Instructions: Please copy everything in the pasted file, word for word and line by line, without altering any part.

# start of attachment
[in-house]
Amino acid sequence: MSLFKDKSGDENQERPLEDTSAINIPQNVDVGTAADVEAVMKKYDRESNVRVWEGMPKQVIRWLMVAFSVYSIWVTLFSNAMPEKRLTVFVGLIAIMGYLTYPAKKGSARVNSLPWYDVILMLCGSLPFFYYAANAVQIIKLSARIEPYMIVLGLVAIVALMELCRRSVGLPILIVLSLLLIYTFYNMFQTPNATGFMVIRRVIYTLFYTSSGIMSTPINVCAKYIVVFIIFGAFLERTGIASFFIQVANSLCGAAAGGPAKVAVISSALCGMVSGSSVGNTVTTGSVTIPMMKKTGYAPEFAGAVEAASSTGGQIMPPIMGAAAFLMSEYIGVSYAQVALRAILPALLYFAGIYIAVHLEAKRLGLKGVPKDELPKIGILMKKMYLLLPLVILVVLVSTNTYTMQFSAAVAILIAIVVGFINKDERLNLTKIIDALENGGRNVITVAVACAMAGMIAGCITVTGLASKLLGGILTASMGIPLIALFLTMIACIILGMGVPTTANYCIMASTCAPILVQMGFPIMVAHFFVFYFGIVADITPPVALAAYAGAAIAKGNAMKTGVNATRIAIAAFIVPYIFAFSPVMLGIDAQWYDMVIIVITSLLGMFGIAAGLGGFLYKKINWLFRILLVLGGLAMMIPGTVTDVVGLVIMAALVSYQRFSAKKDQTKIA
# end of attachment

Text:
[in-house]
Amino acid sequence: MSLFKDKSGDENQERPLEDTSAINIPQNVDVGTAADVEAVMKKYDRESNVRVWEGMPKQVIRWLMVAFSVYSIWVTLFSNAMPEKRLTVFVGLIAIMGYLTYPAKKGSARVNSLPWYDVILMLCGSLPFFYYAANAVQIIKLSARIEPYMIVLGLVAIVALMELCRRSVGLPILIVLSLLLIYTFYNMFQTPNATGFMVIRRVIYTLFYTSSGIMSTPINVCAKYIVVFIIFGAFLERTGIASFFIQVANSLCGAAAGGPAKVAVISSALCGMVSGSSVGNTVTTGSVTIPMMKKTGYAPEFAGAVEAASSTGGQIMPPIMGAAAFLMSEYIGVSYAQVALRAILPALLYFAGIYIAVHLEAKRLGLKGVPKDELPKIGILMKKMYLLLPLVILVVLVSTNTYTMQFSAAVAILIAIVVGFINKDERLNLTKIIDALENGGRNVITVAVACAMAGMIAGCITVTGLASKLLGGILTASMGIPLIALFLTMIACIILGMGVPTTANYCIMASTCAPILVQMGFPIMVAHFFVFYFGIVADITPPVALAAYAGAAIAKGNAMKTGVNATRIAIAAFIVPYIFAFSPVMLGIDAQWYDMVIIVITSLLGMFGIAAGLGGFLYKKINWLFRILLVLGGLAMMIPGTVTDVVGLVIMAALVSYQRFSAKKDQTKIA